When you look around for those who may help you, don’t discount those who share your market. Playing nice in the same sandbox may benefit everyone.
A good way to keep track of all the onboarding details that I wrote about yesterday is through a checklist. I’m a big fan of checklists as a way to remember things that occur over and over without expending any mental energy to do so. You just pull out the list and you’re on your way.
But checklists can also serve to do more than remind of us things. Thought leader Seth Godin wrote about how checklists are actually a way to express our carefulness and to put resilience into our systems. He cites the example of doctors writing their name on the limb that is to be operated on as a way of reducing the errors in surgery.
Checklists can also help others understand the complexity and myriad steps in a process. The National Association of Realtors presented to Congress a checklist of 184 steps that are completed with each real estate transaction as a way to illustrate the professional nature of its membership. The checklist can serve as a tool for both agents and buyers to reduce the details that may be forgotten during a sale.
You can also create checklists to record progress and see evidence that steps are being taken toward a goal. If you check off tasks or activities as they occur, a checklist can become a visual illustration that work is occurring toward a seemingly far off outcome and it can inspire persistence to continue the streak of checking things off.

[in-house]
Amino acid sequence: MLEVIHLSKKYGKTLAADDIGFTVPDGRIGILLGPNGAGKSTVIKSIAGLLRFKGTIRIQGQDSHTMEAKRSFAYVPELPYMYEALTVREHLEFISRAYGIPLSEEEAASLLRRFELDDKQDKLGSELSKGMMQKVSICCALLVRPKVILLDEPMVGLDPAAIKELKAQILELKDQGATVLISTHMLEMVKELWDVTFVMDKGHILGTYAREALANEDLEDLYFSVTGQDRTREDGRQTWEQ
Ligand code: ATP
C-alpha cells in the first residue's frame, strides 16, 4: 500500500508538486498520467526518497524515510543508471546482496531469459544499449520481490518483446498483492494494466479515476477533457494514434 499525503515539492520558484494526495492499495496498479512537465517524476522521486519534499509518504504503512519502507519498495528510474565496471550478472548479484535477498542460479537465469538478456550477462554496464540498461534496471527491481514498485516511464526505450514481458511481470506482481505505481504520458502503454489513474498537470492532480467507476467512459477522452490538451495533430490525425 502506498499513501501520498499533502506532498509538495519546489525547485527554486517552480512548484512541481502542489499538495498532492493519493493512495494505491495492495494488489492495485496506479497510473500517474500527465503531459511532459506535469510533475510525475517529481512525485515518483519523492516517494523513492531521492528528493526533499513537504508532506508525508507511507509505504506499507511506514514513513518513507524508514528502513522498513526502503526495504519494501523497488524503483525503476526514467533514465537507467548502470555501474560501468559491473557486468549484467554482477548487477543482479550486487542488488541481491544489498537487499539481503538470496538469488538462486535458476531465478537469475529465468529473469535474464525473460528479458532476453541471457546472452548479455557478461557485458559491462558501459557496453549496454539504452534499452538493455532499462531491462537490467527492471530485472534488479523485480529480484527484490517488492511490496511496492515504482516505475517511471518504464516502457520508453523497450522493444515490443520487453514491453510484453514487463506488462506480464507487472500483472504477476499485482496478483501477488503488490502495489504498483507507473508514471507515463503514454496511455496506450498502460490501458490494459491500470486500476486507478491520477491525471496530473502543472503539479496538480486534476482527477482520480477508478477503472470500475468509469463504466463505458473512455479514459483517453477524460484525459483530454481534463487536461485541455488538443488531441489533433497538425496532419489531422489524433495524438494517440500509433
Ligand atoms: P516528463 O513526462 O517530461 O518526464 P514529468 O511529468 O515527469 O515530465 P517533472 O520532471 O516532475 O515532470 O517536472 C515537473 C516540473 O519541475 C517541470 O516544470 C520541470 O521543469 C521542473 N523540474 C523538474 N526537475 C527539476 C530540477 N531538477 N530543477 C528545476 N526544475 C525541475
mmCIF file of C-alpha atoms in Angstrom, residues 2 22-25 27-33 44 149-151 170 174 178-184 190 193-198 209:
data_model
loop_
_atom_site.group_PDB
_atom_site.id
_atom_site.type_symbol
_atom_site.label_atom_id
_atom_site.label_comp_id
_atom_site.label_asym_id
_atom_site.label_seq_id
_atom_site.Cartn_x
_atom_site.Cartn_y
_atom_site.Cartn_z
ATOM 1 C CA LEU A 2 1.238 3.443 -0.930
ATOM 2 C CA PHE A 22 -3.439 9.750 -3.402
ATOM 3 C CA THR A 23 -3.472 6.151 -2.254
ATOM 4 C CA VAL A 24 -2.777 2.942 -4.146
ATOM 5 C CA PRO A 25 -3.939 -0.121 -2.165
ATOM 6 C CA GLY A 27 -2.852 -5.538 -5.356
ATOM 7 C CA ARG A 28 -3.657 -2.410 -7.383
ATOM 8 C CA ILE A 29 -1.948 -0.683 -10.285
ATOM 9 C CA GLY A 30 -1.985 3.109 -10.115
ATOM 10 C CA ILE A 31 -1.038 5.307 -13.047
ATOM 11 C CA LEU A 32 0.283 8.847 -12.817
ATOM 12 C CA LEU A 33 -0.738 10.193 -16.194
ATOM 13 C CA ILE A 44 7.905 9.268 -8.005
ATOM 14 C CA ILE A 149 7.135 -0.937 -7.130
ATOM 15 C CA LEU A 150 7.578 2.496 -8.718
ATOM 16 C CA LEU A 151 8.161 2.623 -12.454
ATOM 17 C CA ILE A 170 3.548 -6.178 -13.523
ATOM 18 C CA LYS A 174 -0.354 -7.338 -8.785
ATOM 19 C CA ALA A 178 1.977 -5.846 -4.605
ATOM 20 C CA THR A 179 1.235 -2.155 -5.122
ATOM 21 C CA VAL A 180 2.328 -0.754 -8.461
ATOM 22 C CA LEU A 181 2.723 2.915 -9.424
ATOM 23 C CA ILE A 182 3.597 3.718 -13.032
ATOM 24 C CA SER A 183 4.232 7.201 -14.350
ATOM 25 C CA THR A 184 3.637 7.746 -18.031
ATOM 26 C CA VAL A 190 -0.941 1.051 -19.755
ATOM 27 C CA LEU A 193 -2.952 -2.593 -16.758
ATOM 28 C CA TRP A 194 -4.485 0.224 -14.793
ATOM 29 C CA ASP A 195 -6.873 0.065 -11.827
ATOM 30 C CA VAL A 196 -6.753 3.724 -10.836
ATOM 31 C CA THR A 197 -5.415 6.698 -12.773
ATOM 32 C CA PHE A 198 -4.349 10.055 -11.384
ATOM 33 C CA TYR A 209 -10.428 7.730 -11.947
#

Whether you use checklists to remember to pack the essentials for your next trip or rely on a checklist to drive your next project at work, the act of listing out the steps lessens the likelihood of any of the tasks being forgotten. If you think you’ll do something more than once – and that covers a vast majority of our work – it’s worth the extra time on the front end to create a checklist to minimize omissions on the back end.
I recently purchased a new carbon monoxide detector and the same day that it arrived I received an email from Amazon offering carbon monoxide detector installation services. While I laughed at the absurdity of needing to hire out such a mundane task, I was impressed with the business model that anticipated the next step after my purchase.
Why don’t more businesses or organizations think that way?
If you register for a conference, the next day you could get a checklist of things to do or ways to prepare for the event. When you buy a car, the dealer could send you a video on how to use all the non-intuitive electronics that are equipped in a vehicle. On the last day of classes, children could receive their supply list for the next term.